Dēstitūtō similis nōn multum āfuit quīn vītae renūntiāret.
“Like to one destitute, he was not far from giving up on life.”.
For each of the following expressions of impeding, identify whether quīn or nē is the correct subordinating conjunction.
Sample: Sustinērī īra Latinōrum nōn potuit _____ extemplō cōnflīgerent.
Sample: Impedior verēcundia _____ tē plūribus verbīs rogem.
Mea mēns tenērī nōn potuit _____ esset grata.
Continē dolōrem _____ appāreat.
Ipsa suspīciō dēterruit _____ quis exīret.
Continuī male mē _____ ōscula ferrem
Nōn mora est _____ dēcernerētur.
Tuae lacrimae mē impediunt _____ plūra dīcam.
Vix temperāvērunt animīs _____ extemplō impetum facerent.
Cupiō dēterrēre _____ permaneās in inceptō.
Gnaeus Iūlius Agricola temperāvit vim suam ārdōremque compescuit _____ incrēsceret.
Nē minimam quidem moram interposuistī _____ maximō gaudiō et grātulātiōne fruerēmur
For each of the following sentences, determine which of the provided subordinating conjunctions would be correct for the context.
Sample: Nōn ea rēs mē dēterruit _____ litterās ad tē mitterem. (quō minus or nē)
Answer: quō minus
Sample: Hoc frāter cōnsul obstitit _____ fieret. (quōminus or nē)
Sample: Quis dubitābit _____ ēloquentia prīmās in rē publicā nostrā tenuerit? (quīn or nē)
Sample: Hoc tibi ita mandō ut dubitem _____ tē rogem ut pugnēs nē intercalētur. (quīn or an)
Germānī retinērī nōn potuerant _____ in nostrōs tēla conicerent. (quīn or nē)
Senātus impediēbātur _____ respōnsum equitibus Rōmānīs redderētur. (quīn or quō minus)
Numquam dubium est _____ timor fugam habeat, īra impetum. (quīn or quō minus)
Frīgidus sanguis circum praecordia obstīterit _____ hās partēs accēdere possim. (quīn or nē).
Numquid dubitās _____ beata vīta summum bonum sit? (quīn or nē)
Dubitō _____ Venusiam tendam. (quīn or an)
Nec dubitō _____ haec querēla mea tuō iūdiciō vocētur rūstica. (quīn or an)
Id ambigitur _____ in Boiōs prius an Īnsubrēs cōnsul exercitum dūxerit. (quīn or utrum)
Aegrē abstinent _____ castra oppugnent. (quīn or nē)
Sī tē īnfirmitās valētūdinis tenuit _____ ad lūdōs venīrēs, fortūnae tribuō. (quīn or quō minus)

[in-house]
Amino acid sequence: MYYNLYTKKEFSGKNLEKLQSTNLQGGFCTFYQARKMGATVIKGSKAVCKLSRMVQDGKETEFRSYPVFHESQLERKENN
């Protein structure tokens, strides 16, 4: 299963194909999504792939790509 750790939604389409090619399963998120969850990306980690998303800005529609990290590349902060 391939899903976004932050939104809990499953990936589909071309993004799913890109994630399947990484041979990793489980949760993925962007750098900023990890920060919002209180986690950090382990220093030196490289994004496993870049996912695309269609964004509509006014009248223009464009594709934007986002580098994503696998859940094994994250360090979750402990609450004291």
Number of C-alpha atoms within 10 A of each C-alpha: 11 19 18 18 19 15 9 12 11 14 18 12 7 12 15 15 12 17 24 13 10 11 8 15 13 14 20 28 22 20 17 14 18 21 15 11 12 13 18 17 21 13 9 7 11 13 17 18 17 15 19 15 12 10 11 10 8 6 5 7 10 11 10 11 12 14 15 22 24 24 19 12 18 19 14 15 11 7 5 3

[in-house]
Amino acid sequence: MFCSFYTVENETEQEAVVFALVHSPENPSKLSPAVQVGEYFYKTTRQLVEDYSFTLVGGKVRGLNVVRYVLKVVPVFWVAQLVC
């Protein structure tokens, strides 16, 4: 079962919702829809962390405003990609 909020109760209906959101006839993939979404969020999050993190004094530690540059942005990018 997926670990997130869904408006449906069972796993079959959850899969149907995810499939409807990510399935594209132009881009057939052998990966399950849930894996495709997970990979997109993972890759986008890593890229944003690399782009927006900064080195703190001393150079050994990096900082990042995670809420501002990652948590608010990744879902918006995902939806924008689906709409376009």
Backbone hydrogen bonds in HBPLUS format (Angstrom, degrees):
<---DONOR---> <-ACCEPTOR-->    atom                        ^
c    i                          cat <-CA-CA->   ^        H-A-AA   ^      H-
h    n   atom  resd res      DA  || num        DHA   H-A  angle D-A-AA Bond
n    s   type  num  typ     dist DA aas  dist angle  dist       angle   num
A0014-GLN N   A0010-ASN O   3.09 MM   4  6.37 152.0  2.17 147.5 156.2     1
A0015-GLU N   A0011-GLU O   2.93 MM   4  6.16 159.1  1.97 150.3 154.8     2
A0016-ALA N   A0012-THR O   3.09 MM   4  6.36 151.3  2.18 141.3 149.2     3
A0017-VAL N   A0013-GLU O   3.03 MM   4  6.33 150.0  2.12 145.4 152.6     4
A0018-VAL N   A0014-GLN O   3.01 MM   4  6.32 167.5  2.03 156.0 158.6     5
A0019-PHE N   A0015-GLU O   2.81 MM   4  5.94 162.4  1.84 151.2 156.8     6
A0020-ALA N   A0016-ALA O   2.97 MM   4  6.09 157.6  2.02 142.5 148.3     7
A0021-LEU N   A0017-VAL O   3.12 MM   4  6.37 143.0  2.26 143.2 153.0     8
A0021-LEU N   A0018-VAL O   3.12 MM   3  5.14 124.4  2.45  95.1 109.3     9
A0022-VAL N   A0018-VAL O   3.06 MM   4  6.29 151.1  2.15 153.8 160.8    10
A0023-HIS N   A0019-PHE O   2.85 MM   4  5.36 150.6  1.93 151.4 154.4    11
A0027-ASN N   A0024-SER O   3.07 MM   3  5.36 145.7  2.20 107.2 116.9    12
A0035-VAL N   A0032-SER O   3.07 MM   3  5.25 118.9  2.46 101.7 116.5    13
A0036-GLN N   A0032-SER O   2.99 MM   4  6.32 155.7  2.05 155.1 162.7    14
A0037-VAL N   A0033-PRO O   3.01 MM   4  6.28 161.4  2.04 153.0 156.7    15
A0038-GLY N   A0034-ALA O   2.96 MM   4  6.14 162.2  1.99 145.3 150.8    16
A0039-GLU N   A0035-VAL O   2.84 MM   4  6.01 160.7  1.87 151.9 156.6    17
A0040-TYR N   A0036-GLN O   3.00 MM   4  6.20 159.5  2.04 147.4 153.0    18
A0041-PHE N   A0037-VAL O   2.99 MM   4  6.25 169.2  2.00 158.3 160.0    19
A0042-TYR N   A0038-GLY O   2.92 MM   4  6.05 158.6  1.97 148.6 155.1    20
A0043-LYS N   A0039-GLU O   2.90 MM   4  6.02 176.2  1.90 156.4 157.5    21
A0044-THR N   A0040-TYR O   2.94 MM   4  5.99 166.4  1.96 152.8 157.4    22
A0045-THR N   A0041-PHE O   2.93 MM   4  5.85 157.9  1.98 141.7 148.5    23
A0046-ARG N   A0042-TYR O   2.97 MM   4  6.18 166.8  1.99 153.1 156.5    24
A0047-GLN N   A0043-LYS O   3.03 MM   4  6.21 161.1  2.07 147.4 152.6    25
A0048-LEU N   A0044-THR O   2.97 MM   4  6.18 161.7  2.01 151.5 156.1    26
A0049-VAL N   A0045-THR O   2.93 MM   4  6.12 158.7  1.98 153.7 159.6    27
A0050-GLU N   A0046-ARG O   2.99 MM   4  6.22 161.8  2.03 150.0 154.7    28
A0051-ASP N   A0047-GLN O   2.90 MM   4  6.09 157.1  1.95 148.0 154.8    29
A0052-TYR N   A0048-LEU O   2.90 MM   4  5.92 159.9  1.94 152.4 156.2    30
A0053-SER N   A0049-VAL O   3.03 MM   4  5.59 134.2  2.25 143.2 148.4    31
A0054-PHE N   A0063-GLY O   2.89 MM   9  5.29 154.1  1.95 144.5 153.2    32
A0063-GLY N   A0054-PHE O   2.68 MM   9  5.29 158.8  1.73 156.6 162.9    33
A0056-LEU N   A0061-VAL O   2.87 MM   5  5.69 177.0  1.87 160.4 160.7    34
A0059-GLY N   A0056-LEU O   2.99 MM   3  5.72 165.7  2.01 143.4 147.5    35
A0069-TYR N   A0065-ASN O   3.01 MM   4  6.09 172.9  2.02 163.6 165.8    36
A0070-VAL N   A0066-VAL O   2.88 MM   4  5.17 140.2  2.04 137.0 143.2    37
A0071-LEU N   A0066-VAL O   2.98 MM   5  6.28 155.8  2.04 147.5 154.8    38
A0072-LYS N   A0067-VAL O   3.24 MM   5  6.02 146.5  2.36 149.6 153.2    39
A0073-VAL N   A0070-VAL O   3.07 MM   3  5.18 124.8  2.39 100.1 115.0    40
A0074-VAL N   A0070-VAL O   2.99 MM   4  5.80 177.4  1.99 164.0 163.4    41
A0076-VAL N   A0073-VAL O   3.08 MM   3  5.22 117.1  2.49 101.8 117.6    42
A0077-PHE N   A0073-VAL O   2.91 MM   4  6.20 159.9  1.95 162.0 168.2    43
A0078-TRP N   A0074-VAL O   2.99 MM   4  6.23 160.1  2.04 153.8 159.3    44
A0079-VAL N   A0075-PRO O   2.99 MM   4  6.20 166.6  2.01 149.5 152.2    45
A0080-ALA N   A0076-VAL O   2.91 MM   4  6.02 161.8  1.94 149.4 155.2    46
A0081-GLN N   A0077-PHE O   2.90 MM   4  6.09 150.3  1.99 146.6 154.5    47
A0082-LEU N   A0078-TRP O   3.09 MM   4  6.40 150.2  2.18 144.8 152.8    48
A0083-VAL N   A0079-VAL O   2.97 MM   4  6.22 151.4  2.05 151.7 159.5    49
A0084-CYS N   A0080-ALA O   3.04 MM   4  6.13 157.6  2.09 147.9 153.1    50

Haud erat dubium _____ Lucernīs opem Rōmānus ferret. (quīn or nē)
Metus dictātōris obstitit _____ tribūnī ea impedīrent. (quīn or nē)
Ad tē brevior in scrībendō incipiō fierī dubitāns Romaene sīs _____ profectus sis. (quīn or an)
Nulla mora facta est _____ Poenus ēducēret in aciem. (quīn or utrum)
Nōn multum āfuit _____ etiam castrīs expellerentur. (quīn or quō minus)
Translate the following sentences using grammar from this assignment.
Tē nōn dēterreō quōminus haec legās.
Impedior dolōre nē plūra scrībam.
Nihil impedit quō minus id facere possīmus.
Videō tē iustā causā impedīrī quō minus ad nōs veniās.
Nihil abest quīn sim miserrimus.
Non est dubium quīn īra sit magna et pestifera vīs.
Aegrē sunt retentī quīn oppidum inrumperent.
Nāvēs ventō tenēbantur quōminus in eundem portum venīre possent.
Paulum āfuit quīn ille scrīpta et imāginēs Vergilī et Titī Līvī ex bibliothēcīs āmovēret.
Dubitō an incipiam scrībere tibi nōn epistulās, sed cōdicellōs.
Examples in Context
Translate the following modified examples.
n) Context for the sentence(s)
Modified example sentence(s)
[grammatical and contextual notes, if any]
1) Medea recalls her reaction to seeing her husband Jason at the head of a marriage procession.
Vix mē continuī quīn clāmārem, "Meus est!".
2) Dido suggests that Trojan gods will not abide by Aeneas’ behavior towards her.
Nōn mihi mēns dubia est quīn tē tua nūmina damnent.
[tua nūmina, “your gods”]
3) Cicero, just arrived in Italy from Greece, remarks about his brother’s sight-seeing.
Quīntō Cicerōnī obsistī nōn potuit quō minus Thyamim vidēret.
[Quīntō Cicerōnī, Cicero’s brother; obsistī, passive inf.; potuit, impersonal; Thyamim, “Thyamis”, a river in Greece]
4) Ovid admits that his exile to Tomis has influenced his poems.